When Promotional Materials Get in the Way of a Sale

By Mike Lessiter
President, Lessiter Media

Every organization, and every salesperson, subscribes to its own sales M.O. But if you’re in the business of selling a service or an expertise more so than a physical widget, the best supplementary sales tool is not a catalog, piece of literature or even a price book. 

Nope. Your best tool is … wait for it … old-fashioned sales skills.

And one could argue that even when the product is a physical widget, the augmented purchase is something different. Let’s say it’s a cast iron bearing. Yes, the customer needs that bearing produced and machined to spec, but what the customer is buying is peace of mind — that the metallurgy is correct, the quality protocols ensure a worry-free product and that it will be provided on time and not slow down the company’s operations. Yes, the bearing is physical, but the rest of the “augmented product” is all about a transaction of confidence, trust and rapport from the seller.

Assuming a few basic needs are in place, successfully selling “the invisible” is about passion, listening to the customer’s need and the development of personal trust. This is accomplished via conversations, probing questions and most important, the promise that the customer will personally get your absolute best shot – or you’ll make it right in the end.

Old news, right? Well, I’ve seen my share of salespeople move too quickly to emailing a piece of literature — just because it exists for them to do so. I found that having a fancy sales proposal "at the ready" is no better than a coin flip to completing a deal. (And if I’m being honest, the quickest way I, as company president, get a vendor off the phone is to ask them to send me something to review later.)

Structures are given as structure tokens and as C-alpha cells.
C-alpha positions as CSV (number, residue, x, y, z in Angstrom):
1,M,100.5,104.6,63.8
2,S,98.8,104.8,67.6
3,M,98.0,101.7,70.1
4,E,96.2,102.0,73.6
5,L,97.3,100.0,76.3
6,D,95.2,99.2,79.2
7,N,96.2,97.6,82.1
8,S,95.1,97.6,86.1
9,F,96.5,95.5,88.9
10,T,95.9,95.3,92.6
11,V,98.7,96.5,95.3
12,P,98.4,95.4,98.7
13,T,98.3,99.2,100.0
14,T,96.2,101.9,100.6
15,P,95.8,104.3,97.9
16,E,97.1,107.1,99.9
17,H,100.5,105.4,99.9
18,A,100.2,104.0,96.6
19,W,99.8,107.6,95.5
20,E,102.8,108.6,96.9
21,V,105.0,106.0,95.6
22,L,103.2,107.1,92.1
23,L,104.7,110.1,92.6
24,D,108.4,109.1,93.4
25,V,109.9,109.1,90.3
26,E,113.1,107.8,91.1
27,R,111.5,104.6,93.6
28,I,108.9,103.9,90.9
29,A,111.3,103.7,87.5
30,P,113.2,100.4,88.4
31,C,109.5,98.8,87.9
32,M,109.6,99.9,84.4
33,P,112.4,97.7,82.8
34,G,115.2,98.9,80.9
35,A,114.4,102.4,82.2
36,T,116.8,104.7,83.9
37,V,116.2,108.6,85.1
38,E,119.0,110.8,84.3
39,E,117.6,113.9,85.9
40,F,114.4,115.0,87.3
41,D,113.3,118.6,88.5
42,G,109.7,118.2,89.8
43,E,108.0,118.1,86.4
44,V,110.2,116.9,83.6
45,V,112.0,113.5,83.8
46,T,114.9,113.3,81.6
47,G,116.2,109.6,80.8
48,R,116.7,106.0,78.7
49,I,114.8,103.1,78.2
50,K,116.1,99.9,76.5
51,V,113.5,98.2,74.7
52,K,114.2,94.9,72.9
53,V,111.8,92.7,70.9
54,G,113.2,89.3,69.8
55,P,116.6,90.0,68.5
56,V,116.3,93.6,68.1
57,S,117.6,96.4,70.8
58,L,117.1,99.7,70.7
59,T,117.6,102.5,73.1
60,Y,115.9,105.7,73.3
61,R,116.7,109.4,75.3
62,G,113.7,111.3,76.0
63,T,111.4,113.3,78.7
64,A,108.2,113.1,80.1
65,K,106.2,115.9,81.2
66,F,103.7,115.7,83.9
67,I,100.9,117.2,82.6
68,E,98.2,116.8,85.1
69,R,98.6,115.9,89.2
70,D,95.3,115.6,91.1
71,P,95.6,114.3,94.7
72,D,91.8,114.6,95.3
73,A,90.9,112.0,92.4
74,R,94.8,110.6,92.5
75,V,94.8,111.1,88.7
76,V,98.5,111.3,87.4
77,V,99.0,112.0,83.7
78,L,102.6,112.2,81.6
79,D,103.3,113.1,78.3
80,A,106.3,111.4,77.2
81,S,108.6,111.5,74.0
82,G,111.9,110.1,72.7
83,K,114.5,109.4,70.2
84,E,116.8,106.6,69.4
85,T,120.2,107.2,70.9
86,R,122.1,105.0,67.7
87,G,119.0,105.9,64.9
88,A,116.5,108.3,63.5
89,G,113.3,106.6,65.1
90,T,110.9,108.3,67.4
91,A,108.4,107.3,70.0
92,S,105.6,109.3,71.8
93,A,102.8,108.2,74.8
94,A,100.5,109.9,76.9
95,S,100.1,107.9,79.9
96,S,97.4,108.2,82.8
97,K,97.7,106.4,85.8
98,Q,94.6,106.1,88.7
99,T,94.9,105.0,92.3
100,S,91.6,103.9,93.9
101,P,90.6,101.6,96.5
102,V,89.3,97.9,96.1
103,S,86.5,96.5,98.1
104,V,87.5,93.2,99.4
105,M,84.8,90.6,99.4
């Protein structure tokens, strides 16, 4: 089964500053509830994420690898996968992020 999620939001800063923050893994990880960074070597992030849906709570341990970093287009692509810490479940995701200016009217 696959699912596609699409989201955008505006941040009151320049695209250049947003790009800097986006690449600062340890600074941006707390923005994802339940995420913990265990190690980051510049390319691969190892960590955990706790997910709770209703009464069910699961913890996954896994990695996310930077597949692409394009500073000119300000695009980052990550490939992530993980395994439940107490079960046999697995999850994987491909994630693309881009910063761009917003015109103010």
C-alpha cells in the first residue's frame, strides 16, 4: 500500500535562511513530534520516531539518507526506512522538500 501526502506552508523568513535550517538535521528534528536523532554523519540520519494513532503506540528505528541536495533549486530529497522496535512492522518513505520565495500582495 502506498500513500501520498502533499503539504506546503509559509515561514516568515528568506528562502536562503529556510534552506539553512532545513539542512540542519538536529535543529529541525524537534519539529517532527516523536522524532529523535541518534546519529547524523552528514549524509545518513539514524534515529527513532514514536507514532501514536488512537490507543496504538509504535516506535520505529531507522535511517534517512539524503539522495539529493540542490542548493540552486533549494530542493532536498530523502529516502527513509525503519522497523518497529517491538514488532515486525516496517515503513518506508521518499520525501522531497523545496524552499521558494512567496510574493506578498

Altered Sales Approach. I still dabble a bit in sales at Lessiter Media. If I can’t execute a “perfect for your business” sale over the phone, my next play is a carefully “customized” proposal — acknowledging the customer’s problems and/or objections voiced minutes earlier. I find this approach, with simple and direct communication, is a much easier and quicker way to cut through red tape or inertia.  

See the 2 scenarios below. Which are most often followed by your sales teams?

You see, if the client says, “Send me something,” you’ve often lost before you’ve started. Relying on the customer’s ability to open a PDF is passive and removes all imagination from the sales closing formula. When selling services, you need them to “feel something.” Passion, innovation and emotions cannot come through via a PDF. 

Anyone who wants to find a reason not to do something will find it. And the inverse is also true. If they confidently believe in a service that addresses key objectives and needs, and they believe in you personally, they’ll find a way to give you and a reasonable proposal a try.

The passion and excitement of a salesperson who believes in the product can never be appropriately captured in a piece of literature. And the mere presence of an already-prepared (and clearly mass-marketed message) in the salesperson’s hands can actually get in the way of what could have been a targeted and customized proposal with just 10 minutes more of your time.

When selling the invisible, the customer’s own idea or vision of your product is more important than any facts and figures can be. And it keeps the salesperson in the batter’s box, rather than walking back to the dugout to start over another day.

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